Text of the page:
First my Dad. Next I’m sure my technophobe Aunt. I’m just waiting for her call after my Mom chats her up about the thing.
I’m now convinced about adjusting my parents accounts using Parental Controls. I’ve long been a tough love advocate with them figuring they should be exposed to what they have to deal with on a computer. When the inevitably stumble, be there with iChat to help.
But since it looks like Apple has a Second Coming of the Mac, I’ve had a change of heart. I’m going to start favoring the human side more like the author said and downgrade their accounts to SimpleFinder. Get them some of that iPad experience today.
Mac sales ‘defy all logic,’ says analyst | Mac | Macworld:
“Apple could grab more market share if it lowered prices, but O’Donnell wasn’t holding his breath. ‘The talk on the street is a $799 notebook,’ he said, referring to persistent rumors that Apple will introduce a lower-priced MacBook this year. ‘But I don’t think they care about prices. They’re all about making profit.’”
Q&A: Microsoft’s Windows marketing chief says Apple’s ‘scared’ | Business Center | Macworld:
“I think [the way] they’re responding to our advertising is a reflection of what’s happening out in the market (both IDC and the NPD Group show Mac sales dropping in the U.S. in recent months).
They’re scared. The Ad Age survey shows how our brand is coming alive through three things: the ads, hitting our commitment to build a fantastic product with Windows 7, and around delivering the truth about the ‘Apple tax’ and the value you get when you go with Windows.”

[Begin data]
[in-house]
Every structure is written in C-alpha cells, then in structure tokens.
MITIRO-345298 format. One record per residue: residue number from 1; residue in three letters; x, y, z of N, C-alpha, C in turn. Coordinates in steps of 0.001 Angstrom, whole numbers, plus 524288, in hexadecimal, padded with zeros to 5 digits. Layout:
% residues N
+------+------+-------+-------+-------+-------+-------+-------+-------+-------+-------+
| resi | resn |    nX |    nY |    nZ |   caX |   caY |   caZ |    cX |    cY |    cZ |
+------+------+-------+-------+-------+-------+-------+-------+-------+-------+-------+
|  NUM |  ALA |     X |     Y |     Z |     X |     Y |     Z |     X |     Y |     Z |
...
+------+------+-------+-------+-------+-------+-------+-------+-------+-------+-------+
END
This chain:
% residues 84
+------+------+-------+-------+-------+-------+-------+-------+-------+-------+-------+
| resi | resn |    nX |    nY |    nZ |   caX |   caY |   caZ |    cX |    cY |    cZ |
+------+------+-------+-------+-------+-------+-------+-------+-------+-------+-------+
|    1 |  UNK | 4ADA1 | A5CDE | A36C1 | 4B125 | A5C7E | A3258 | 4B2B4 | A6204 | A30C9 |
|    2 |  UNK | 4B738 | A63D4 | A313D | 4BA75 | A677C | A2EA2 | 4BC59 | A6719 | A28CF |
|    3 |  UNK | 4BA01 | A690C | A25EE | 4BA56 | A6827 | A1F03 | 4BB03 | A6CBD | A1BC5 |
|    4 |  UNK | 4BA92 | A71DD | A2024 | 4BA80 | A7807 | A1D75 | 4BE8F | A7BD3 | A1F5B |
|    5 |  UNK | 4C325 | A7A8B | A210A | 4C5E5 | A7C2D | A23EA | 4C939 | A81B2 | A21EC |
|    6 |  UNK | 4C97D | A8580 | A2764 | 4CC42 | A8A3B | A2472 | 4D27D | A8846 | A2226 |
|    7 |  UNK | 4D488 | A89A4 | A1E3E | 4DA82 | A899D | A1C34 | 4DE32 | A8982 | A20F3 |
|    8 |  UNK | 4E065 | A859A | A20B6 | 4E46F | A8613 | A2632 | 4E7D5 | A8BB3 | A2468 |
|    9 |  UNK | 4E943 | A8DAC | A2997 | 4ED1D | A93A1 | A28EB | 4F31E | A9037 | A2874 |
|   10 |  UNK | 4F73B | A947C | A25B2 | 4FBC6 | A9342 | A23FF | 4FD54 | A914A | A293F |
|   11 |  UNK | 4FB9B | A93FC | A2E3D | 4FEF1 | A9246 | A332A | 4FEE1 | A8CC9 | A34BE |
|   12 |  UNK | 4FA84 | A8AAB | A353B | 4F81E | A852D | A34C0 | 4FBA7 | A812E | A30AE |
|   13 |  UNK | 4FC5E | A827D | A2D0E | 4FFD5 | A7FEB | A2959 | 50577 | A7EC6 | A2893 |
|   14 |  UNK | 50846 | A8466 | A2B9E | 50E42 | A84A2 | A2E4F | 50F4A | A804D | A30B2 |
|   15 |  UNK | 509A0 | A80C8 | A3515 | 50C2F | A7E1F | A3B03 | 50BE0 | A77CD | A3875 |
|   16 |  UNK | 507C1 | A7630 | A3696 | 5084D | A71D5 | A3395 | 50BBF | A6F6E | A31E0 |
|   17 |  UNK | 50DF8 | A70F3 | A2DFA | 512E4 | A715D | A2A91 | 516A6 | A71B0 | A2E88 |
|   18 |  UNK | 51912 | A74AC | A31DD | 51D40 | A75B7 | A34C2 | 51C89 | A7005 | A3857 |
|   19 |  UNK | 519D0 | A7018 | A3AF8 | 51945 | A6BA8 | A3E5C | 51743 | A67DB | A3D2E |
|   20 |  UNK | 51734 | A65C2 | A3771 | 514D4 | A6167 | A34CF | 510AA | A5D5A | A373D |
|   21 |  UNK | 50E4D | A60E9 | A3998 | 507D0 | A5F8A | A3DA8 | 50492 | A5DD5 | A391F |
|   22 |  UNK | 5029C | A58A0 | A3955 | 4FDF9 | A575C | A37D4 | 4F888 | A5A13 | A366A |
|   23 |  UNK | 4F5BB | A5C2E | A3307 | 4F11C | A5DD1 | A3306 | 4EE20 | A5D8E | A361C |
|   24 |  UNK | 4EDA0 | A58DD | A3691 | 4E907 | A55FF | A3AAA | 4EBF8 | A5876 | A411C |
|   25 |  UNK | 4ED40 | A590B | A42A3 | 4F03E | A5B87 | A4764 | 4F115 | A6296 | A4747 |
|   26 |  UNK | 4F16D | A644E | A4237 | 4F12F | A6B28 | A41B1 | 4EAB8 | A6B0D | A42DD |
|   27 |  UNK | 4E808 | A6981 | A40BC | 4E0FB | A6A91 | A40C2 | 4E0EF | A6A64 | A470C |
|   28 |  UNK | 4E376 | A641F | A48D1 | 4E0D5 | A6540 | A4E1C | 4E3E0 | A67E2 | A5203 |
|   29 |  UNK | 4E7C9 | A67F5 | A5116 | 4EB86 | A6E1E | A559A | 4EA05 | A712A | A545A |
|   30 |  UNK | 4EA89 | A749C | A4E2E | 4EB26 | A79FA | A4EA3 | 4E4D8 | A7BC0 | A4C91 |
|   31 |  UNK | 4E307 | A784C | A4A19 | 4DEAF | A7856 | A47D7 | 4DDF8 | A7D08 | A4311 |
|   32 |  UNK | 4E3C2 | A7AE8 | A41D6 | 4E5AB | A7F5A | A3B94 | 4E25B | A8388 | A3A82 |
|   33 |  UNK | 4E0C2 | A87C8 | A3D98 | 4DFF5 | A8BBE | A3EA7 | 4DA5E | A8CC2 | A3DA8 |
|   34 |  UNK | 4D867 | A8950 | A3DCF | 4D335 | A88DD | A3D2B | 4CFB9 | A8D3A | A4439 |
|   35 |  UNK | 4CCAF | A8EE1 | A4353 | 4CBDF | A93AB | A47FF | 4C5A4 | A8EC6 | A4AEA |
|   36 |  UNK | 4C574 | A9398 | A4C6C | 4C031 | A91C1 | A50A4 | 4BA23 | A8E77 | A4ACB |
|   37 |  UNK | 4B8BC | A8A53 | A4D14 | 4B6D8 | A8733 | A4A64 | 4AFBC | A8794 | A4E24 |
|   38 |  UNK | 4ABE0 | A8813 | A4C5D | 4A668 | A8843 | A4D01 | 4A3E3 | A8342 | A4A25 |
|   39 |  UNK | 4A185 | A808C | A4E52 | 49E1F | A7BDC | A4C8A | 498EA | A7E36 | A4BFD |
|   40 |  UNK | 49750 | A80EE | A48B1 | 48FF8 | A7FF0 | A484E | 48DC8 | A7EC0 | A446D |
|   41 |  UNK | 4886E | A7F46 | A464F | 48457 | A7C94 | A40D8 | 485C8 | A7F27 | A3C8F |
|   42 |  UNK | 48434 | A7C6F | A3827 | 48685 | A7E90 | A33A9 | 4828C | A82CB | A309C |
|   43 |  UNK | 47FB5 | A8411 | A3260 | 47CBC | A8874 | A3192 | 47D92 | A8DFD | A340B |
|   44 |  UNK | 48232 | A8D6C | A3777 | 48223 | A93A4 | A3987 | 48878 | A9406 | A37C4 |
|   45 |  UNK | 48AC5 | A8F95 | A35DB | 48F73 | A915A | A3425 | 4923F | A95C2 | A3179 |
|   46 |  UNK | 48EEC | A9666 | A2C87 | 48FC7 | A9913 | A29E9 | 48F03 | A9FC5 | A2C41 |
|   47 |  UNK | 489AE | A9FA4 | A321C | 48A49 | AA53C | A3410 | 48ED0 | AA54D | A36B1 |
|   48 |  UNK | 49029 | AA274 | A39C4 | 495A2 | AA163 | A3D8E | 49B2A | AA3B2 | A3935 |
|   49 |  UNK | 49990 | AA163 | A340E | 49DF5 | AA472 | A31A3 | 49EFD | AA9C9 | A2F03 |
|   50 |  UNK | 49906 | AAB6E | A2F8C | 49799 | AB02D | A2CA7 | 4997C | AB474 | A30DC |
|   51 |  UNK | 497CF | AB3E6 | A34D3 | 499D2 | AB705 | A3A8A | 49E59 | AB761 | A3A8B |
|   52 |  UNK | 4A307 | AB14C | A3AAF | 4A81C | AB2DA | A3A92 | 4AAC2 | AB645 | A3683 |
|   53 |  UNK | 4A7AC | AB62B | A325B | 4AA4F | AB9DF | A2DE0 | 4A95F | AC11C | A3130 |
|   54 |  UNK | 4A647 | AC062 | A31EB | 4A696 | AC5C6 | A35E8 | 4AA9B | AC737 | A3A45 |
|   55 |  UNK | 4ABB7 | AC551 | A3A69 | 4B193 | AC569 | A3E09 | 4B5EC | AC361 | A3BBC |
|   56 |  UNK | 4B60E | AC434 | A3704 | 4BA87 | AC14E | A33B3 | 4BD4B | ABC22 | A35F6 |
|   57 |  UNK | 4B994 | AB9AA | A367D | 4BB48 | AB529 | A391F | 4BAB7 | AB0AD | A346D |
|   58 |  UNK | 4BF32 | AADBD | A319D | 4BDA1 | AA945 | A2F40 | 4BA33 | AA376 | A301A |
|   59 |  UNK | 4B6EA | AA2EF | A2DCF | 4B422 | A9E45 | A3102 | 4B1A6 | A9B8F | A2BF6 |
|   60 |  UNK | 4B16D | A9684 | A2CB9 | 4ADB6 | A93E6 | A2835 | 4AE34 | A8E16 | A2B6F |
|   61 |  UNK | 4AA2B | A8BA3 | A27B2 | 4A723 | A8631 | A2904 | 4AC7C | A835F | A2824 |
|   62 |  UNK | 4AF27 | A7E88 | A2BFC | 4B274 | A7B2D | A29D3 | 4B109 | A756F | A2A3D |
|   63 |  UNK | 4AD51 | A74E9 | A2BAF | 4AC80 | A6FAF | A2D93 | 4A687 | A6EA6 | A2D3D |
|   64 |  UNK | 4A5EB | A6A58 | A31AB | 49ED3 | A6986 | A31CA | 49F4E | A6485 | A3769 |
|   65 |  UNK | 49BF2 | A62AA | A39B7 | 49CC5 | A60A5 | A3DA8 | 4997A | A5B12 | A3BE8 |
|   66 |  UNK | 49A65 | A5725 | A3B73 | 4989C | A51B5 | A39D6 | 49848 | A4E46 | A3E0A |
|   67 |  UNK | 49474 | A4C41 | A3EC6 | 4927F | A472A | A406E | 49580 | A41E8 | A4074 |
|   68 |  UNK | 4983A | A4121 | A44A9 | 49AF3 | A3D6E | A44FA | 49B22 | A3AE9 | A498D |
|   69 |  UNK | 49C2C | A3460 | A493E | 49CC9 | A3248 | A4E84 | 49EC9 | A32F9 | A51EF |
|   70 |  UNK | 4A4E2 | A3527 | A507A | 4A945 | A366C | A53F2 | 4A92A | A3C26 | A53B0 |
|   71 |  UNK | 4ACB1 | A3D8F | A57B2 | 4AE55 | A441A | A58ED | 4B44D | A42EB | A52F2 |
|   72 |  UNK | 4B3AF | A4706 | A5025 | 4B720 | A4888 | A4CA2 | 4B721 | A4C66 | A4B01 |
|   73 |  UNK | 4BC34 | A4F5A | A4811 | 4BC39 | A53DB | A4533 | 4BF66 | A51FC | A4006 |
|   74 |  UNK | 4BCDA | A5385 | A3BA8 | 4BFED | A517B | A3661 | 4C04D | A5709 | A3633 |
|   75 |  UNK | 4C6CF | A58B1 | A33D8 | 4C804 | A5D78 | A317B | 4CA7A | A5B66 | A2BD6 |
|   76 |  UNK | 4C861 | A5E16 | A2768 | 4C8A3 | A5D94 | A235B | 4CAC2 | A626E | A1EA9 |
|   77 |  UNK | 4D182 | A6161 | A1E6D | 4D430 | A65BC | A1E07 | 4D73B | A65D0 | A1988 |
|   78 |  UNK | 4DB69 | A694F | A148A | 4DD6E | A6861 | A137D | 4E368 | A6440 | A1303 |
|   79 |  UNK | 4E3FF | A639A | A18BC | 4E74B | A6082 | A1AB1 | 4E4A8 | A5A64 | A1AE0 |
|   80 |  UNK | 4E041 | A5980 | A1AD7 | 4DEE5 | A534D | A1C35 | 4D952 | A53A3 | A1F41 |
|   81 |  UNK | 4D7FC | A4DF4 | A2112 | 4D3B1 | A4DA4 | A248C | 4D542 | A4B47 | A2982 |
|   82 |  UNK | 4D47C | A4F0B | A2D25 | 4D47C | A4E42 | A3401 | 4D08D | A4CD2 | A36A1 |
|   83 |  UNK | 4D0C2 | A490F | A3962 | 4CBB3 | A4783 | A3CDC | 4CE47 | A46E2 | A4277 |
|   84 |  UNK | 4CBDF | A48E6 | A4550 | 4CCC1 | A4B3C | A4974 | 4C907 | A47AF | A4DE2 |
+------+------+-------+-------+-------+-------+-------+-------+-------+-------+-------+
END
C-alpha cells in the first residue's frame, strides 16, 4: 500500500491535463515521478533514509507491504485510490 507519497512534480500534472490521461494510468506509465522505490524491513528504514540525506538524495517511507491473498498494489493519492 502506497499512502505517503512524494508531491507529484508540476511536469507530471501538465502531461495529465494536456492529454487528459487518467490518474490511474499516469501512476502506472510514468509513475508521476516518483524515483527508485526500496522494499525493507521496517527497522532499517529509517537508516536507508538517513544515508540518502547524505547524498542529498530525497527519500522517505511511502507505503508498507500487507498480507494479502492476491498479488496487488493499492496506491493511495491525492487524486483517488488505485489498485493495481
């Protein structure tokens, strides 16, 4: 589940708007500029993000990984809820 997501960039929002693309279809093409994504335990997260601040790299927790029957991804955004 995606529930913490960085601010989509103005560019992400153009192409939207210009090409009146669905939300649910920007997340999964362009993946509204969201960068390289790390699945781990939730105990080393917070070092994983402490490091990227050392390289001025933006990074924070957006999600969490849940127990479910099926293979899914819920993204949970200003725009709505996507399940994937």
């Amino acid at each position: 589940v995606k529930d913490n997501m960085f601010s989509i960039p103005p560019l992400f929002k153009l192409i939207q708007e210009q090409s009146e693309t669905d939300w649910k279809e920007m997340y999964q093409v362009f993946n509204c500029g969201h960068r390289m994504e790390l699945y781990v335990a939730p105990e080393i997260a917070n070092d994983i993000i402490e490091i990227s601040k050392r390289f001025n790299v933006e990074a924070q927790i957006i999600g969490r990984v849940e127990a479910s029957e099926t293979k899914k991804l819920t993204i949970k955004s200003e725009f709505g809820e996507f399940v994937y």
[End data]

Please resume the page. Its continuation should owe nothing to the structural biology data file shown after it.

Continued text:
It’s hard not to laugh at such delusions. Apple isn’t sleeping on Microsoft, but scared? Jokes. I love the misdirection on the sales figures. Every manufacturer saw their sales slump, except Apple saw it’s sales slump the least. Notice no mention in the interview of the Zune or Windows Mobile versus the iPod and iPhone respectively. Methinks somebody is projecting some fear.
MacBooks sweep Consumer Reports laptop ratings | Laptop | MacUser | Macworld:
“The venerable publication gave the company top rankings in three of its notebook categories: 13-inch machines, 14-inch to 16-inch laptops, and 17-inch models.
The MacBooks bested their competitors, despite the lower cost of many of the Windows machines rated.”
And that’s what the laptop hunters ads always seem to miss: you go cheap, you get cheap.
Mac vs. PC: What You Don’t Get for $699 – BusinessWeek:
“PC makers in the Windows camp have done everything possible to make their products progressively worse by cutting corners to save pennies per unit and boost sales volume. There’s good reason Apple is seeing healthy profits while grabbing market share. It refuses to budge on quality and so charges a higher price. Rather than running ads that seem clever at first but really aren’t, the Windows guys ought to take the hint and just build better computers.”
How a $699 really costs $1500 but all you really get is $699 worth of computer.
Microsoft’s latest ad attacks Mac aesthetics, computing power — RoughlyDrafted Magazine:
“The strangest point of this ad is that Giampaolo didn’t get the portability, battery life, and power he was looking for, he just ended up with a cheap-appearing machine that obscured its real technical limitations under a flashy layer of misleading, specification-oriented marketing, the very thing he thought he was avoiding with HP: buying a brand rather than a computer. And that’s exactly what Microsoft wants people to do: buy its brand rather than a computer that does what they want it to do.”
(Via Roughly Drafted.)
Great summary on why Microsoft can’t even sell itself. It has to sell others. I wonder how Dell or Lenovo feel about this ad.
Netbooks killing off sickly Windows PC sales â€” RoughlyDrafted Magazine:
“That has hit Microsoft particularly hard, resulting in an 11% drop in profits over its year ago quarter and plans to cut 5,000 jobs over the next year and a half. On the other hand, Apple posted its best quarterly results ever, with 9% growth in its Mac sales over the previous year.”
(Via RoughlyDrafted Magazine.)
This what happens when you have to focus on making great products in order to survive.